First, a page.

They are same, but which one should I use?
The character used by the operating system to separate pathname components. This is ‘/’ for POSIX and ‘\’ for Windows. Note that knowing this is not sufficient to be able to parse or concatenate pathnames — use os.path.split() and os.path.join() — but it is occasionally useful. Also available via os.path.
os.path.sep to make it very clear that it’s the path separator… But consistency is more important, so if one is already being used, use that. Otherwise, pick one and use it all the time.
Edit: Just to make sure you’re not reinventing the wheel, though, the
path module already has
basename functions… So you should rarely need to use
>>> os.path.join("foo", "bar", "baz") 'foo/bar/baz' >>> os.path.split(_) ('foo/bar', 'baz')
I recommend you use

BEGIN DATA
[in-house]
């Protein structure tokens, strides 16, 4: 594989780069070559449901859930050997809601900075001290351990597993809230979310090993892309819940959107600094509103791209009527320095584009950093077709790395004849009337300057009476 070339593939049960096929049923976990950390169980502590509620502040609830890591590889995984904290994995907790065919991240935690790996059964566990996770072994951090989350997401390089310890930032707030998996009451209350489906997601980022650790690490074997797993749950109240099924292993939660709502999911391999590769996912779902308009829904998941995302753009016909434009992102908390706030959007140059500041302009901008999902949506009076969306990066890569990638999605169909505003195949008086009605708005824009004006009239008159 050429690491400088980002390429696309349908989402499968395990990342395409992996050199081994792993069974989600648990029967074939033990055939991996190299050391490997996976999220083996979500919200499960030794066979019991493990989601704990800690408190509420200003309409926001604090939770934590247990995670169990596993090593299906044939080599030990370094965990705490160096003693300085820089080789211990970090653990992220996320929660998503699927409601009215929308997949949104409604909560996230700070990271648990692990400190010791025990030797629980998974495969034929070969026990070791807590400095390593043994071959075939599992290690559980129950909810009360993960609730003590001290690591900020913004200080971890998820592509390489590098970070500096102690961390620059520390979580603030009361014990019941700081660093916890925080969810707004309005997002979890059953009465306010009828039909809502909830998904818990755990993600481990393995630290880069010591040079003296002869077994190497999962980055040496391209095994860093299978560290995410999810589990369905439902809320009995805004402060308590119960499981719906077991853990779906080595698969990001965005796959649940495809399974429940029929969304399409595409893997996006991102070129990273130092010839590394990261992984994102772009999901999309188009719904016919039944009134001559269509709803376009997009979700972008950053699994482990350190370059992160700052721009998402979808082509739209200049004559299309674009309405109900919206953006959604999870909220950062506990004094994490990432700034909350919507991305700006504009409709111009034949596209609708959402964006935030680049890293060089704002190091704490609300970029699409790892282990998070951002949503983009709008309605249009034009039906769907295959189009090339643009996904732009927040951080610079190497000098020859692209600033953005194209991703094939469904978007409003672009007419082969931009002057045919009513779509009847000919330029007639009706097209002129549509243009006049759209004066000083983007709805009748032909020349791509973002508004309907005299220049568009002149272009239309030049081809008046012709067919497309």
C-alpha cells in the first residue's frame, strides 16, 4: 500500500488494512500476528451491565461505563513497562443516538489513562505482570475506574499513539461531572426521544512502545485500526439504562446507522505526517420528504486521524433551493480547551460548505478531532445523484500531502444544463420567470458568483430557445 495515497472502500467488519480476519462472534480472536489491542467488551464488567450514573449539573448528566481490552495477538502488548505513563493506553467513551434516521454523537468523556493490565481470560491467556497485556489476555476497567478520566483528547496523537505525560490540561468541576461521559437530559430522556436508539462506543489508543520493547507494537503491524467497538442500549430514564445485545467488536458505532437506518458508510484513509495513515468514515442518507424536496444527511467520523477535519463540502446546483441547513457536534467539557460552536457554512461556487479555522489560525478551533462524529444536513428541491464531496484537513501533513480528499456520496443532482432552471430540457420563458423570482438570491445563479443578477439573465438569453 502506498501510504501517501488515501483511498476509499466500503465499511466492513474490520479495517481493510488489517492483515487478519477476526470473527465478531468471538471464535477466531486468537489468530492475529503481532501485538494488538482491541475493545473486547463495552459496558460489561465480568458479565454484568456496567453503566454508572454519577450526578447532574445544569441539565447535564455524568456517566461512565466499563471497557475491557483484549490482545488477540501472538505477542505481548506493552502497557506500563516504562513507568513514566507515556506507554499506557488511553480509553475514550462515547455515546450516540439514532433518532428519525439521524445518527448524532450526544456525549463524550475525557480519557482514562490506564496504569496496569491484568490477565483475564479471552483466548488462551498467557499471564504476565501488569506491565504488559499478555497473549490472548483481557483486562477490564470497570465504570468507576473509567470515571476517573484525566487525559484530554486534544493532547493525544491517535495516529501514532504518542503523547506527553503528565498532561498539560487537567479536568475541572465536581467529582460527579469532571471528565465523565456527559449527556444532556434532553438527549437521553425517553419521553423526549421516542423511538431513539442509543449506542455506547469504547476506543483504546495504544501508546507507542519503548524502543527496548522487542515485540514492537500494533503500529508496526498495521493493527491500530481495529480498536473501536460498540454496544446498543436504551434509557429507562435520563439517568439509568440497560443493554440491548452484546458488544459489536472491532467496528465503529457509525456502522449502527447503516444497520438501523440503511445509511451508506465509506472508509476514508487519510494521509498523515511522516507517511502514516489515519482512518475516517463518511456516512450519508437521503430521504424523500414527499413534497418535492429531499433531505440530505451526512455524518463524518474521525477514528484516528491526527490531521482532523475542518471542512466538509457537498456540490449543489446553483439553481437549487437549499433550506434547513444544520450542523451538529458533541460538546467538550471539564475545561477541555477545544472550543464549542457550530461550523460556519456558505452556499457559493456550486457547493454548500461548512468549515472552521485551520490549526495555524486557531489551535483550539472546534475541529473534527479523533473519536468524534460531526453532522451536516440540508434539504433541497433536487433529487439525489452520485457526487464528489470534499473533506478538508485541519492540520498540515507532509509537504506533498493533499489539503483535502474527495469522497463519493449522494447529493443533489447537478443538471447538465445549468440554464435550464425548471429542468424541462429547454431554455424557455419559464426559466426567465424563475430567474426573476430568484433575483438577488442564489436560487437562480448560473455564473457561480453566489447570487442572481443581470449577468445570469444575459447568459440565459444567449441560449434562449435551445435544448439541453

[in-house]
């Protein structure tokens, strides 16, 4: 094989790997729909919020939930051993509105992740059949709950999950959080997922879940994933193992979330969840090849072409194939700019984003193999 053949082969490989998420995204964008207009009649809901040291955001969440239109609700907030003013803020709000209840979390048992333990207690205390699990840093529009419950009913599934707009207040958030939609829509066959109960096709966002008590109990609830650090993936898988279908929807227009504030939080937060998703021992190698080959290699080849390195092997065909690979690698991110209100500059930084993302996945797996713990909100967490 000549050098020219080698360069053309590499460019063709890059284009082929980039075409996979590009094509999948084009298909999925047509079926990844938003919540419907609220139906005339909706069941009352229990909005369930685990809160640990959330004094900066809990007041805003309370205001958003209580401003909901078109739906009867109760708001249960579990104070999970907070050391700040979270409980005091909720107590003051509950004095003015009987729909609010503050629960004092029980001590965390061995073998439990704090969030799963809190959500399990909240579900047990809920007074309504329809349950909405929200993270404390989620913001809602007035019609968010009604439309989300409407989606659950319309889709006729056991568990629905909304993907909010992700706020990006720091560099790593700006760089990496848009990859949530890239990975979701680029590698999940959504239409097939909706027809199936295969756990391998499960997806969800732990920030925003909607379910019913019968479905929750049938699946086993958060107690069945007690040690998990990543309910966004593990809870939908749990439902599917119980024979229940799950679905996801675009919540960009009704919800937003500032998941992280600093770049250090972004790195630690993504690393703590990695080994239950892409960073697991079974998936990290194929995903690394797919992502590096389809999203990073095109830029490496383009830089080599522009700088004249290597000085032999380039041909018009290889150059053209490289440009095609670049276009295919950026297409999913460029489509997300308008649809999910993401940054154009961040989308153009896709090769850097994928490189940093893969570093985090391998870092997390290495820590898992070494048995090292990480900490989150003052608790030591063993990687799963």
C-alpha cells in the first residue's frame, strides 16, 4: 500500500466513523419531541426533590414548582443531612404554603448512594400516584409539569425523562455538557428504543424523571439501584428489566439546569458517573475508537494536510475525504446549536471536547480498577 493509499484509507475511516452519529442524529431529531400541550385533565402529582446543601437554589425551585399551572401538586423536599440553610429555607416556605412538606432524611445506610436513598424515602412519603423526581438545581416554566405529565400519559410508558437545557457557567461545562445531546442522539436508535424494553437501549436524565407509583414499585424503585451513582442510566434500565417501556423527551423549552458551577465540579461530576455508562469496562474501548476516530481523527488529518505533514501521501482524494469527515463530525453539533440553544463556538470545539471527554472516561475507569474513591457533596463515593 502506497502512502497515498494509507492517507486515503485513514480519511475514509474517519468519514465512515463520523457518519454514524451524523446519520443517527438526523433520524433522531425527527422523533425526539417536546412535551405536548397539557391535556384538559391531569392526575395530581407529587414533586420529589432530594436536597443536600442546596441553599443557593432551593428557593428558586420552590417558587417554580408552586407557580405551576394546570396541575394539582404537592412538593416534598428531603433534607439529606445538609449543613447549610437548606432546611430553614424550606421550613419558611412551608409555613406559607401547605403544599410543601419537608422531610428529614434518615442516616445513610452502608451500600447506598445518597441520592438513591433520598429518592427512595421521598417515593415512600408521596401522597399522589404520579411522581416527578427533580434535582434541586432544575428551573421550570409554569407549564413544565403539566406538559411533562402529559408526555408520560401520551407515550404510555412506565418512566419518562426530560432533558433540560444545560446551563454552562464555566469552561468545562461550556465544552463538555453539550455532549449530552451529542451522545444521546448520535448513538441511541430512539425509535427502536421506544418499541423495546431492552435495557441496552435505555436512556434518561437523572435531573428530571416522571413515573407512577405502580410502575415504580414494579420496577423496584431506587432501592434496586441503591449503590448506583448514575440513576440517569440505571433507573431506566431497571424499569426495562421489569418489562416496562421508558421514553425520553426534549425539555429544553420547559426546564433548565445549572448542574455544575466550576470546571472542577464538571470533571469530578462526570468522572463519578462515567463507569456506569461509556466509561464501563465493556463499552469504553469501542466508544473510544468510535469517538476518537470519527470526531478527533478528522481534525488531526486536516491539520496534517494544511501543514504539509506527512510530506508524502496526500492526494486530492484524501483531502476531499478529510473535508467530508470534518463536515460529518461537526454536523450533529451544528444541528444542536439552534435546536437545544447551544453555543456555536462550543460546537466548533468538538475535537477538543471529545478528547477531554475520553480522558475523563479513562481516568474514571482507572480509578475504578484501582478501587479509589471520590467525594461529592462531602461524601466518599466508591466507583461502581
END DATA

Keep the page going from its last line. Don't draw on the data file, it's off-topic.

os.path.sep for clarity, since it’s a path separator, not an OS separator. If you
import os.path as path you can call it
path.sep, which is even better.
If you are using Jython 2.7, I suggest using
os.sep (works) instead of
os.path.sep (broken) as Jython on Windows has a bug returning a
"/" slash instead of the required
The following examples could highlight the differences between os.path.join and os.path.sep.join.
os.path.join(“output”, “images”, “saved”)
os.path.sep.join([“output”, “images”, “saved”])
I guess the os.path.sep.join is more robust and can be used w/o modifications for any os.